And finally, Miller’s six saves currently lead the league. He’s struck out 15 batters in 7.1 innings so far this year. Two hits, four walks, no runs. As advertised. Maybe even better.

Box Score, WPA Graph & Standings
Here are the box score, video highlights, and updated standings. Also, here are our Bullpen Workload and Announcer Standings pages. Do with them as you please. Now here is the win probability graph:


Source: FanGraphs

Up Next
The ten-game road trip is over. The Yankees will fly back home this evening before opening a three-game weekend series with the Mets. Michael Pineda and reigning NL Rookie of the Year Jacob deGrom kick off the Subway Series on Friday night. Fun fact: Pineda is seven months younger than deGrom.

Yankees will soon reach a crossroads with Jacob Lindgren in Triple-A

(Presswire)
(Presswire)

With the exception of last Wednesday’s massive meltdown in Baltimore, the Yankees’ bullpen has been a major strength so far this season. They own a collective 2.13 ERA (3.32 FIP) in 55 innings with a very good strikeout rate (26.5%) and a below-average walk rate (10.9%) that should come down once Dellin Betances and Justin Wilson get over their early-season strike-throwing issues. Hopefully get over them, anyway.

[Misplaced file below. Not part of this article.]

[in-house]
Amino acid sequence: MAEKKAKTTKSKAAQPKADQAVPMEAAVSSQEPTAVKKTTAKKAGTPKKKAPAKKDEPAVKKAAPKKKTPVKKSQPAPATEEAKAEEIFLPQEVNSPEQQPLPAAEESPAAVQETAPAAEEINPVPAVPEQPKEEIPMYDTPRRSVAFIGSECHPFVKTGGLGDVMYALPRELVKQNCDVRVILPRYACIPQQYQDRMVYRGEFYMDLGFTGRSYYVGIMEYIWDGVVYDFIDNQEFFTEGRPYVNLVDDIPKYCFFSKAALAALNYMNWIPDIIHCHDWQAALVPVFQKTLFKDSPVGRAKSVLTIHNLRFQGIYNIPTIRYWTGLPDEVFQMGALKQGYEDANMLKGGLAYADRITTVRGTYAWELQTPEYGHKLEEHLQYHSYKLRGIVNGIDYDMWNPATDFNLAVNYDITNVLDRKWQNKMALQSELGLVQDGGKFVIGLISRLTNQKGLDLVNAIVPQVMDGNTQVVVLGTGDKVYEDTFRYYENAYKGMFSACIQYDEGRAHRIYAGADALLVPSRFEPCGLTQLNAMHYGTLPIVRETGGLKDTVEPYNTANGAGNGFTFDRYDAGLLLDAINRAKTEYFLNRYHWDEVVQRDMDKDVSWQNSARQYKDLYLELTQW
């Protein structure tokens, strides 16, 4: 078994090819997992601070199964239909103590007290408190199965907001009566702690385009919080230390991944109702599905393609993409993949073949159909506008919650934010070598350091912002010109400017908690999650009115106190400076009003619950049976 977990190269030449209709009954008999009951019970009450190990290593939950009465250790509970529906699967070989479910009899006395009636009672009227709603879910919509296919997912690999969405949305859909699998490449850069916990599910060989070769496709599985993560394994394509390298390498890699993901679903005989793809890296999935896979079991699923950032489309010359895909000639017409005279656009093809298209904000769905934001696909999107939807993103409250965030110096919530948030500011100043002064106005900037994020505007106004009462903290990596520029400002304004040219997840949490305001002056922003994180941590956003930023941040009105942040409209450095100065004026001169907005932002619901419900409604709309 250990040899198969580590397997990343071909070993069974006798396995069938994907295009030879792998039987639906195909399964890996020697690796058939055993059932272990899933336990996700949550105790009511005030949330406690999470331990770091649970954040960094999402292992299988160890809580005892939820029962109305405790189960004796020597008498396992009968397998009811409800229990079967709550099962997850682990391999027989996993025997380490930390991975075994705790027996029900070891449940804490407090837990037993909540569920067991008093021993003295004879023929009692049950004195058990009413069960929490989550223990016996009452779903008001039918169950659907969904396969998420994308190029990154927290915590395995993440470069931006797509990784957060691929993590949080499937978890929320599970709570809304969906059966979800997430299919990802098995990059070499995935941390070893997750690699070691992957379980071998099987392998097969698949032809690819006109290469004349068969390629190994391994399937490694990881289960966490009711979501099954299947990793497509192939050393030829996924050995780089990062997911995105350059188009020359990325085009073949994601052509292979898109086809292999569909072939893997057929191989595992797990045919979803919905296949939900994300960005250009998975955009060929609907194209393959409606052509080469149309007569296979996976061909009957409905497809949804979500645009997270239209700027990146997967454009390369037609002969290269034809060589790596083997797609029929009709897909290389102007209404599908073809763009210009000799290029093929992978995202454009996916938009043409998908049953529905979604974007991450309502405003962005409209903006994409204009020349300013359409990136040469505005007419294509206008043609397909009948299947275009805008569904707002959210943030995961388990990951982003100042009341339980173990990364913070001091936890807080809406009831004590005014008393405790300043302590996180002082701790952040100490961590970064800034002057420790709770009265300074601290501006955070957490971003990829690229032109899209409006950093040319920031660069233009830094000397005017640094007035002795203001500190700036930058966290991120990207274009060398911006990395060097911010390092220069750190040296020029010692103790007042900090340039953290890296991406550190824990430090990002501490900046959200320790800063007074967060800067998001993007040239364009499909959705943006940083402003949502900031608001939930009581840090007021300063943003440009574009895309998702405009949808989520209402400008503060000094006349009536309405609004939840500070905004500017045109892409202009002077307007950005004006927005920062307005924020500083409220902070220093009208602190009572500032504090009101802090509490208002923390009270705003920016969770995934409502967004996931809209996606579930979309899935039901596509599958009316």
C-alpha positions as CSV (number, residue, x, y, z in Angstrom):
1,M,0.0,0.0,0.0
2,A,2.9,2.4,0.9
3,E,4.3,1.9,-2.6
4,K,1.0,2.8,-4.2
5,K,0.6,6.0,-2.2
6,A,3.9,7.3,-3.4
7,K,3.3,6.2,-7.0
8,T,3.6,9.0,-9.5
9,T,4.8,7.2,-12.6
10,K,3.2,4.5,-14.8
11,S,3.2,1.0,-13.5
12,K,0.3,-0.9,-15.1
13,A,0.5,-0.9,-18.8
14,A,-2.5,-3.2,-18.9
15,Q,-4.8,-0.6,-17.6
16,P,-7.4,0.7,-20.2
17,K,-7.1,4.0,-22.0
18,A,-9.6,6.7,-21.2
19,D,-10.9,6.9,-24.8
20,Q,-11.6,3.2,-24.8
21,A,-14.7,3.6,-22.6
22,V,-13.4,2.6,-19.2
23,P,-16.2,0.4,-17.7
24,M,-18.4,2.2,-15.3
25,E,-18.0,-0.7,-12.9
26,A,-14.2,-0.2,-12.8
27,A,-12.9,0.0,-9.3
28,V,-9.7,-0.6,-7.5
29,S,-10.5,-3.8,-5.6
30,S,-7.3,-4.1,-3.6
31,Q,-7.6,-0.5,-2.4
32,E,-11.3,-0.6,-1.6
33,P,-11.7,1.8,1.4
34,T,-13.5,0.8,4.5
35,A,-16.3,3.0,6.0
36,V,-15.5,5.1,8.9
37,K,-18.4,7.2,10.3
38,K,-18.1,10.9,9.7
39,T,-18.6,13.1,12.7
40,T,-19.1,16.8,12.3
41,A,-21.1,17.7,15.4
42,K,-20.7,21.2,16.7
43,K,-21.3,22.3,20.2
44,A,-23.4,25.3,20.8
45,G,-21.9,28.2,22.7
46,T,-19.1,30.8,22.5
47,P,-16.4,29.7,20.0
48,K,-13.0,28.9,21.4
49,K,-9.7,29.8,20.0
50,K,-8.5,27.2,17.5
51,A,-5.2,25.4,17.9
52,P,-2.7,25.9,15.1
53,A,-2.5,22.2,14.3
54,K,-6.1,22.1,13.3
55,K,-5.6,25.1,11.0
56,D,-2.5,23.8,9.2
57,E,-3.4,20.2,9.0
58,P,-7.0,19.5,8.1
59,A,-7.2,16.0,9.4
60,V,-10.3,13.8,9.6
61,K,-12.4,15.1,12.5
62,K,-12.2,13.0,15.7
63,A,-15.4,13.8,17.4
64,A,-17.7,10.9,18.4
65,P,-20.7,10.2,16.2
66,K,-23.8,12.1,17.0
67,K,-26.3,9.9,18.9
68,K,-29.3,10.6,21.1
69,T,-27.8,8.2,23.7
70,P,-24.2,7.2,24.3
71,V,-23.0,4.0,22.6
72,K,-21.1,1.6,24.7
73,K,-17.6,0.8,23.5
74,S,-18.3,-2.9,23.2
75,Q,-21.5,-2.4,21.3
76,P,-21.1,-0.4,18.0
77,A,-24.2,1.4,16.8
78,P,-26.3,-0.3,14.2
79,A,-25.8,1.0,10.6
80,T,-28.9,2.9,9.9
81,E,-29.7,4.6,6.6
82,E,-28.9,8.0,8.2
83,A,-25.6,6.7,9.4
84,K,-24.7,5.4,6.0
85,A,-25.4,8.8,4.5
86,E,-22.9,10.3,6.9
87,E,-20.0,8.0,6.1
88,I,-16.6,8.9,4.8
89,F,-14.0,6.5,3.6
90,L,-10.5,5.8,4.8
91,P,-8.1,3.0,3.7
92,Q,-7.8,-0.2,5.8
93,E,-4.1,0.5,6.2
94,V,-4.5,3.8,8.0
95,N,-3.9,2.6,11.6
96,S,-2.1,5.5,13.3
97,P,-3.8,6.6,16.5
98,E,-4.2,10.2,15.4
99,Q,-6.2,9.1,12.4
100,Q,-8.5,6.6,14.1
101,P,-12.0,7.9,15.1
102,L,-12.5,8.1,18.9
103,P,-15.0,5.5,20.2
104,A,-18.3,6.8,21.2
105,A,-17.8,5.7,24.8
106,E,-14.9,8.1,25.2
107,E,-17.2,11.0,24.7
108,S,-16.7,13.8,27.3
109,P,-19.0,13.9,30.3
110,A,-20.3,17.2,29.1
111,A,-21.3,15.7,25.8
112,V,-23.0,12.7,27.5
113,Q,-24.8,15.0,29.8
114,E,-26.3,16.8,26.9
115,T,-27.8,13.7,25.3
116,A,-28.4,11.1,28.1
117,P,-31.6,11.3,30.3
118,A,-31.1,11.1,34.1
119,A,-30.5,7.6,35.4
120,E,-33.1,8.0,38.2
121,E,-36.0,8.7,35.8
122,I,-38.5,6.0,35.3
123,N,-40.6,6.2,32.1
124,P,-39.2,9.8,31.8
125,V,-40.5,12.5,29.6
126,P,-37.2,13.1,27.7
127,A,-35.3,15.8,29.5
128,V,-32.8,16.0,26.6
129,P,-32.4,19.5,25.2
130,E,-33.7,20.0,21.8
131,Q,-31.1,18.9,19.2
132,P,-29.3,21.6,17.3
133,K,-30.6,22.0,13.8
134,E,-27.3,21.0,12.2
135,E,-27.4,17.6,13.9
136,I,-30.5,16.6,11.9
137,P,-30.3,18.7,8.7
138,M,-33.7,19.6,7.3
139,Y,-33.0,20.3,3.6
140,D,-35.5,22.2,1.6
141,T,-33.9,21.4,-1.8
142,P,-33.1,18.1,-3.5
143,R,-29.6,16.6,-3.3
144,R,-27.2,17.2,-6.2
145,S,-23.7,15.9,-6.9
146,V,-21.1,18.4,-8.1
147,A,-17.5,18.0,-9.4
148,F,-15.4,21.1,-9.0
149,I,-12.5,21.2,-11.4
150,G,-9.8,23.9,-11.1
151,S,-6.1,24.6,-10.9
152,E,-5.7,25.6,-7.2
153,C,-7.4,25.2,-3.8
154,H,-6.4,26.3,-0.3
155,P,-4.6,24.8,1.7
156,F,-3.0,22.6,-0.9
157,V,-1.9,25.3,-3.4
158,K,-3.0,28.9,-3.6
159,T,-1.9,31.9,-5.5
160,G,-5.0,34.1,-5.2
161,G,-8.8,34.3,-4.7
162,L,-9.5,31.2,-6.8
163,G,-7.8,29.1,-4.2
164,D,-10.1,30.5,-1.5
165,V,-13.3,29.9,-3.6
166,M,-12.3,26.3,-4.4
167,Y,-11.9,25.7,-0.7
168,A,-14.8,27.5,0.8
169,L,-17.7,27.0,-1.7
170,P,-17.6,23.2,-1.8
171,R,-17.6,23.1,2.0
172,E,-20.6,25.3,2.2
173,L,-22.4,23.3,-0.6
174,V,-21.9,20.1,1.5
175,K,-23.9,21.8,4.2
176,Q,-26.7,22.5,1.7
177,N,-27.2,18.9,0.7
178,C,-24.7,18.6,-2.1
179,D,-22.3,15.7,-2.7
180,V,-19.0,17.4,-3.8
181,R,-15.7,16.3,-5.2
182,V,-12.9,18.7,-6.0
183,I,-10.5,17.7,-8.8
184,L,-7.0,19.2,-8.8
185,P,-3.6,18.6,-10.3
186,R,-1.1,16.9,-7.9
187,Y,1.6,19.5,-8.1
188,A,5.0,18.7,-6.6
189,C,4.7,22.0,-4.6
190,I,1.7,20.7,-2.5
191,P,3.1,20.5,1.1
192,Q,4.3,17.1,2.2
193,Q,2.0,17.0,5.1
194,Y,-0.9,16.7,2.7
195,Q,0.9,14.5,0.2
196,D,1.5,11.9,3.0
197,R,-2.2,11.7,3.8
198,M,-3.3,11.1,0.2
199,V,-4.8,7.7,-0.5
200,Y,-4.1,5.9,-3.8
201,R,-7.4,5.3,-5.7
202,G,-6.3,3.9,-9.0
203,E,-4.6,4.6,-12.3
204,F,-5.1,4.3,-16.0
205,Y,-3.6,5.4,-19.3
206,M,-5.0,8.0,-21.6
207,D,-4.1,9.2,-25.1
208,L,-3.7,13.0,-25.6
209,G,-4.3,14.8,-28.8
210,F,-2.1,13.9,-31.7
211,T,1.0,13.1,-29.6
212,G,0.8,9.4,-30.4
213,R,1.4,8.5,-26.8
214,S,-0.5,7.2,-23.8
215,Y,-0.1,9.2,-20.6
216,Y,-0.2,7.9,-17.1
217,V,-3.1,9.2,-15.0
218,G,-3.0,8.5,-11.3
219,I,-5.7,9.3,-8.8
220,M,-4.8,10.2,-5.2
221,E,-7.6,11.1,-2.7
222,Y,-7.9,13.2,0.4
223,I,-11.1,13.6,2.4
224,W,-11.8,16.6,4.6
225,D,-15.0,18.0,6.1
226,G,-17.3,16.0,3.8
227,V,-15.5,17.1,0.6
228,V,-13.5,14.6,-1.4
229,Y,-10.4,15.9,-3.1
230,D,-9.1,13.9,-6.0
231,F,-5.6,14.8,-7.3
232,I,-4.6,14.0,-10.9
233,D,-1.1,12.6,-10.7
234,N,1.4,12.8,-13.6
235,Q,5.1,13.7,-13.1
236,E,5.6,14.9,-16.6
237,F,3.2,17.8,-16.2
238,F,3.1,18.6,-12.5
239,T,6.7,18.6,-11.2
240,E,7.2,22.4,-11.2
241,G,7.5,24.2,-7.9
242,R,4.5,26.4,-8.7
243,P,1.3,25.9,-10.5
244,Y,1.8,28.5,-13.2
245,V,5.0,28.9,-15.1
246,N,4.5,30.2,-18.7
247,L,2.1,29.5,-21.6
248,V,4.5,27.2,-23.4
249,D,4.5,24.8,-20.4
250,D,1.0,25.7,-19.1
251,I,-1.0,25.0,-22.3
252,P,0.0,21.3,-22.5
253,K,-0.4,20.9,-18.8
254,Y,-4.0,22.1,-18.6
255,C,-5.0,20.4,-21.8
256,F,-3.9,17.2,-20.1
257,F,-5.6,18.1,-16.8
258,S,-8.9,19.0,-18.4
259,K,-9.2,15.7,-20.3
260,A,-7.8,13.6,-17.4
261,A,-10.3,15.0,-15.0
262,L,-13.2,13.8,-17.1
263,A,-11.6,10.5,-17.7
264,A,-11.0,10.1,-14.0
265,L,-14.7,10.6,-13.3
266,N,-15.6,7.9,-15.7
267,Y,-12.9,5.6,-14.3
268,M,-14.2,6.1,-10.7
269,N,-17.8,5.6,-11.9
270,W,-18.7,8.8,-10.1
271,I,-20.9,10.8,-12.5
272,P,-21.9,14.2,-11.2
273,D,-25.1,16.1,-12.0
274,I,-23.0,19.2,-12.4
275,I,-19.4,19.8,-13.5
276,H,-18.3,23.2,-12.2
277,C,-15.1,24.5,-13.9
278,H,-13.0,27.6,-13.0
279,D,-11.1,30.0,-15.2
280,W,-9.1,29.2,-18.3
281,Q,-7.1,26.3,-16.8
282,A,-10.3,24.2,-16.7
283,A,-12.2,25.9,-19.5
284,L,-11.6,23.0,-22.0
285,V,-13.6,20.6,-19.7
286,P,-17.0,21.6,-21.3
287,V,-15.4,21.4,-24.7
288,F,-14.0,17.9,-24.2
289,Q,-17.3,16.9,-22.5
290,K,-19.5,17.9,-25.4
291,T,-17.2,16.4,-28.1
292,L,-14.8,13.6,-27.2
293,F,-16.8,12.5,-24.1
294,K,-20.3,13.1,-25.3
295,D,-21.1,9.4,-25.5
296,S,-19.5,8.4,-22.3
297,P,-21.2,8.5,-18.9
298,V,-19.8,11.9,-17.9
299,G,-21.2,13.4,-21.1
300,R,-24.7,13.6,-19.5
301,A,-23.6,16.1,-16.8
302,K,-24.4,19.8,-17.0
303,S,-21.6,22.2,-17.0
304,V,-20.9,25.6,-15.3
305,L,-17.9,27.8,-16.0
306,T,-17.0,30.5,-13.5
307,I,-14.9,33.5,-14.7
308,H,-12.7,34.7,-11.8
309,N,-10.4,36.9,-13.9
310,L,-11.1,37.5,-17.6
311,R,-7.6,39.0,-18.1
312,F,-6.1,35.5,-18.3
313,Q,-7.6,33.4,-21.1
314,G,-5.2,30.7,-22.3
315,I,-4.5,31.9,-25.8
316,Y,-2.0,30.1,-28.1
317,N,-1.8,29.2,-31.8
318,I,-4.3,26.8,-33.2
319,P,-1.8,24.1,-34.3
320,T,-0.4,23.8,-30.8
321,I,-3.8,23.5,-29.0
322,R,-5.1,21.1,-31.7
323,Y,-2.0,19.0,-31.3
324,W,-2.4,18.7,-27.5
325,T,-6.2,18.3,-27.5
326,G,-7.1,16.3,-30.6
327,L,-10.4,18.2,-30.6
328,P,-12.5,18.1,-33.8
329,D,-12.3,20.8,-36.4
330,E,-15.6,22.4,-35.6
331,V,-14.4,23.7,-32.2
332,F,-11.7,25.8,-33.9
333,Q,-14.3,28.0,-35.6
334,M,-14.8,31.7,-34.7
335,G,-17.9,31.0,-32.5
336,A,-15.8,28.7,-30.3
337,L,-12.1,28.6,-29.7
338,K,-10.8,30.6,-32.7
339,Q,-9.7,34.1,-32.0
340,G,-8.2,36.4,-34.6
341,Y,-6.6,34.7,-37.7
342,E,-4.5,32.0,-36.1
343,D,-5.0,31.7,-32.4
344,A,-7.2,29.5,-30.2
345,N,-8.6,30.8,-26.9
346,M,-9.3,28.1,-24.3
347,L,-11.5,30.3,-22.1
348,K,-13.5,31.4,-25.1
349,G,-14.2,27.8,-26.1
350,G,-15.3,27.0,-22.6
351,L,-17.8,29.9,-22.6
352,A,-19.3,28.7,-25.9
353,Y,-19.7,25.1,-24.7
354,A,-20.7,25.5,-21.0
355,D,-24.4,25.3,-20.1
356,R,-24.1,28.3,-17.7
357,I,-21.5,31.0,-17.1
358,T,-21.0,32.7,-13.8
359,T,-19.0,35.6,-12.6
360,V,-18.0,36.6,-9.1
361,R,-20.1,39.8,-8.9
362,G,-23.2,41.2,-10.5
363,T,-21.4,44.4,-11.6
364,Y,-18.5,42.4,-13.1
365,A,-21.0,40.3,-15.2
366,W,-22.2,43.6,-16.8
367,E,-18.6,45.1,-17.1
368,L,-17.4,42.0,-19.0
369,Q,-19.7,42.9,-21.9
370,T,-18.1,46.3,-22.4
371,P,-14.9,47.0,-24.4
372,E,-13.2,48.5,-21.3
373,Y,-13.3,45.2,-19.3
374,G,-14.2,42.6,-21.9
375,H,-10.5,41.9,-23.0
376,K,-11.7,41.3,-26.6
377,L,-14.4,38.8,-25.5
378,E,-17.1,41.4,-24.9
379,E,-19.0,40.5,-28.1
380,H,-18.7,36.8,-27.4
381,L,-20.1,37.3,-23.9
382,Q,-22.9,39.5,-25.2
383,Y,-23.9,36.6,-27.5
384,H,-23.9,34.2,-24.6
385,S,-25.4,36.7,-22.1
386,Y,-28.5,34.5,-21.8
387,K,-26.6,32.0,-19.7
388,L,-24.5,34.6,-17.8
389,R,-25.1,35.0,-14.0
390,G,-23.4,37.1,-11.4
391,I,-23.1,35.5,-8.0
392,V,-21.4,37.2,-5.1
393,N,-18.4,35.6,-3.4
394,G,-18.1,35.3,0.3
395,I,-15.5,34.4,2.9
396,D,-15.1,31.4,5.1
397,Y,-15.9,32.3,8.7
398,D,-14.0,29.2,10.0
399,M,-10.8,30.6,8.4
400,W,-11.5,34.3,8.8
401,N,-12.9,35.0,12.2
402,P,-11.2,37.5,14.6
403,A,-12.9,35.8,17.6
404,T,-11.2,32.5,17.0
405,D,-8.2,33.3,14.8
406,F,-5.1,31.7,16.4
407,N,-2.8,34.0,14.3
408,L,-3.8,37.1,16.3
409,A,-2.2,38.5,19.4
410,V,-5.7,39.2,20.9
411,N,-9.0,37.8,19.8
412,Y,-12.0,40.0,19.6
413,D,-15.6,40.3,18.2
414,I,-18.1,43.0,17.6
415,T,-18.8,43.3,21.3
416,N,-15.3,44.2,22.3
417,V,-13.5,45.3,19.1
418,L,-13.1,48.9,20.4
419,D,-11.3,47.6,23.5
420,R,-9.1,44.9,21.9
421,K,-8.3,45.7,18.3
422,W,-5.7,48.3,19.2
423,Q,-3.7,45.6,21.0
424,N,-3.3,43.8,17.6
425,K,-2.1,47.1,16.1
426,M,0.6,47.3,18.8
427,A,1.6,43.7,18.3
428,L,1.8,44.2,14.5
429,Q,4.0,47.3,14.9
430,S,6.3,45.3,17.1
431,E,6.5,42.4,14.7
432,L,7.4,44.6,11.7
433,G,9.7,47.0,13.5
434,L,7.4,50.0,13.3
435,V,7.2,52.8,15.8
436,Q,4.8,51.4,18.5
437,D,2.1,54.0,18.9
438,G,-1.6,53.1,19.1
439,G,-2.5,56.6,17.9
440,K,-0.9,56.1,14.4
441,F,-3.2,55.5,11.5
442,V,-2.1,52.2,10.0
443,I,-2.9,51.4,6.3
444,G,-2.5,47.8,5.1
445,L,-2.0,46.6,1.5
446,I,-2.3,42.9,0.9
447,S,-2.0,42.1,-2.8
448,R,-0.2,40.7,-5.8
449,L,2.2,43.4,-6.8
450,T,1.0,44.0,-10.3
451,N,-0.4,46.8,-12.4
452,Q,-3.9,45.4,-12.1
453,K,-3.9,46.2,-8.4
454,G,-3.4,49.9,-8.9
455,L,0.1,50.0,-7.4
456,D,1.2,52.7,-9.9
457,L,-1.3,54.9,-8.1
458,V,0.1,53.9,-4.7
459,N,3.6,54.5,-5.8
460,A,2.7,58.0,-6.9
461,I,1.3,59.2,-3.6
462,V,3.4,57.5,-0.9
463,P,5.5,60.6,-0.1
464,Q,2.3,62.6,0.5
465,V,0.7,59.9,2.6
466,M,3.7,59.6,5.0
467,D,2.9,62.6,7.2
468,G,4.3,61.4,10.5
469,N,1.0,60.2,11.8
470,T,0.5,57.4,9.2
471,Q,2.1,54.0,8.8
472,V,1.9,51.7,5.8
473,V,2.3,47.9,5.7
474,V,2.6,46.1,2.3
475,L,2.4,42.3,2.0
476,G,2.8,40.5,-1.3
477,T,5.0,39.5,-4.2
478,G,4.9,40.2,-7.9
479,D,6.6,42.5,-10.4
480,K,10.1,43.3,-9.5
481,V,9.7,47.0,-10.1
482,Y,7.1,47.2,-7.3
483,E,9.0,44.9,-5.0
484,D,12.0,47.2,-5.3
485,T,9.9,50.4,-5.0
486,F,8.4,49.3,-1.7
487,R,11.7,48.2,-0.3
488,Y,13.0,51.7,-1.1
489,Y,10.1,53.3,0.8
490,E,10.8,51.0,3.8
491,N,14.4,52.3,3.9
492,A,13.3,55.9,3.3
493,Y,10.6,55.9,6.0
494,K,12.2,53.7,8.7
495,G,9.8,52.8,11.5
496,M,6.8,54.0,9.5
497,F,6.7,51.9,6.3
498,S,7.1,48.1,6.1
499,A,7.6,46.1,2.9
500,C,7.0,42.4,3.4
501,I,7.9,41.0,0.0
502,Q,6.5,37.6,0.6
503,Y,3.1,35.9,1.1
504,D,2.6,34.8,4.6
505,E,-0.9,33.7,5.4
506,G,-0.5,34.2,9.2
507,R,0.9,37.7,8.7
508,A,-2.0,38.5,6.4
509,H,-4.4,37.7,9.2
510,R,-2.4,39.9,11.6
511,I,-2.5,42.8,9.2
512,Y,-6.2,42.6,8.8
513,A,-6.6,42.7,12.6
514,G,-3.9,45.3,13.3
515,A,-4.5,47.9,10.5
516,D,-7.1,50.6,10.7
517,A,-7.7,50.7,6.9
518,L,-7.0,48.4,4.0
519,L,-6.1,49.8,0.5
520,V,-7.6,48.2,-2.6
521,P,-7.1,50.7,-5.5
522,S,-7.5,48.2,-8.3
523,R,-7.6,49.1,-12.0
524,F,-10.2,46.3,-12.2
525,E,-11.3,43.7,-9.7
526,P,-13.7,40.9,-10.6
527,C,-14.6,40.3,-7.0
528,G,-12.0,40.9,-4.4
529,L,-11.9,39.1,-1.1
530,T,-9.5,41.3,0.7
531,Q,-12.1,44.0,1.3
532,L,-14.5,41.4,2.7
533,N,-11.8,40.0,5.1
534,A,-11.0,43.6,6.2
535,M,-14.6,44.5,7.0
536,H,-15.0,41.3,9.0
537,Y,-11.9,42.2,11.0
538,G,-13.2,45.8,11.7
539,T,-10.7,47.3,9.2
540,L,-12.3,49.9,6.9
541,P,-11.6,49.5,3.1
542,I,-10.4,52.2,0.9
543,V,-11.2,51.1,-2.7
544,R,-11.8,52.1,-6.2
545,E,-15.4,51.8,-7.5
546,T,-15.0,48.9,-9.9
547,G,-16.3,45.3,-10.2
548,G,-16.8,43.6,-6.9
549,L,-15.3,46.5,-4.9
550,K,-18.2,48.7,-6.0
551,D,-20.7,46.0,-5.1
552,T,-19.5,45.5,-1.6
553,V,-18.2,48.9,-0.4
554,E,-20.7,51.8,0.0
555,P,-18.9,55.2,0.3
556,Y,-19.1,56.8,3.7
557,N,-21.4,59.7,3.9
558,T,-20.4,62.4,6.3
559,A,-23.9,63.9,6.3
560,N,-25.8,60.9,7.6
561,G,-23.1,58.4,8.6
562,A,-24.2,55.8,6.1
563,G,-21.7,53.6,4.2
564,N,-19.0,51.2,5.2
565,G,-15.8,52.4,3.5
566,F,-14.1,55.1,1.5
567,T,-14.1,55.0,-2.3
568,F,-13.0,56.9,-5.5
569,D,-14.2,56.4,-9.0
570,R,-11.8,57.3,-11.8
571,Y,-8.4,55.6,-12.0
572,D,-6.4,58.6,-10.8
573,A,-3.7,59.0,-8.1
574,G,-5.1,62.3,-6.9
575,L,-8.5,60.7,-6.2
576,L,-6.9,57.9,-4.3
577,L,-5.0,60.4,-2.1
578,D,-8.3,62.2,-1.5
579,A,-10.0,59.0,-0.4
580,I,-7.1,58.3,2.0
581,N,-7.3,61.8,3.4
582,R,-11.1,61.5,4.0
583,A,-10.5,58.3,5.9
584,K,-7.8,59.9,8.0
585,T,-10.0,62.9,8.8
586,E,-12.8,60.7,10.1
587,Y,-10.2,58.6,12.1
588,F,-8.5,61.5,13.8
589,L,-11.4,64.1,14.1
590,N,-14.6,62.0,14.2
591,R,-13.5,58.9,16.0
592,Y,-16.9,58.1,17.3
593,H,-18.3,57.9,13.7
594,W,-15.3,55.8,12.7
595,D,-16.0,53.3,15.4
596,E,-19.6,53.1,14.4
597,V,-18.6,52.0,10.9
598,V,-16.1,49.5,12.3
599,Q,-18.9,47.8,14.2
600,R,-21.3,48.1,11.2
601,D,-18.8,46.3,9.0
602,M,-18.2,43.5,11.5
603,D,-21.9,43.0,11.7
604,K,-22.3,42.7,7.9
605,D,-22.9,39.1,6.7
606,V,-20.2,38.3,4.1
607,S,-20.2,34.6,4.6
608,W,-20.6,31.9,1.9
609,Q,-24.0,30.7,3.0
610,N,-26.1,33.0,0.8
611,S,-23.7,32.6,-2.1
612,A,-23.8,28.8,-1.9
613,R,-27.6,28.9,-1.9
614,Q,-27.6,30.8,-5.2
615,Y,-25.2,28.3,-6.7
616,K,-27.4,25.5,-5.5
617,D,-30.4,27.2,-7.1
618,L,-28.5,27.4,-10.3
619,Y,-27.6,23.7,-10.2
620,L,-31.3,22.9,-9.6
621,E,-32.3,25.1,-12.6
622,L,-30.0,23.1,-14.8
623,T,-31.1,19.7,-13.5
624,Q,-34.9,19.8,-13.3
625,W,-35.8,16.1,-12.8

New York’s bullpen has thrown a ton of innings this season, fourth most in MLB thanks in part to that 19-inning game, so they’ve worked a lot and answered the bell. On the list of problems with the team, the relief crew is very far down right now. That said, there is always room for improvement, and when you rely on the bullpen as much as these Yankees, fielding the strongest possible bullpen seems like a no-brainer.

At some point very soon, the Yankees are going to reach a crossroads with Jacob Lindgren, their top bullpen prospect who is currently wasting bullets in Triple-A. And that’s basically what he’s doing. Wasting bullets. Lindgren has struck out 42.1% of batters faced with an 84% ground ball rate in 32.2 innings since signing last year. He’s faced 36 batters in Triple-A this year — eleven have struck out and 19 others hit the ball on the ground. Exactly 80% of the batters he’s faced as a pro have either struck out or hit a grounder. Total domination.

Given how quickly he’s risen up the ladder and how much success he’s had in pro ball, I’m not sure what’s left for Lindgren to learn in the minors. He’s never going to be a control artist because there’s some funk in his delivery, so sitting around and waiting for his walk rate (career 12.1%) to come down seems like a waste since it might never happen. Lindgren’s not a starter who has to work on turning over a lineup three times or a position player who needs to iron out his approach at the plate or improve defensively. He’s a one inning, air it our reliever who isn’t being challenged.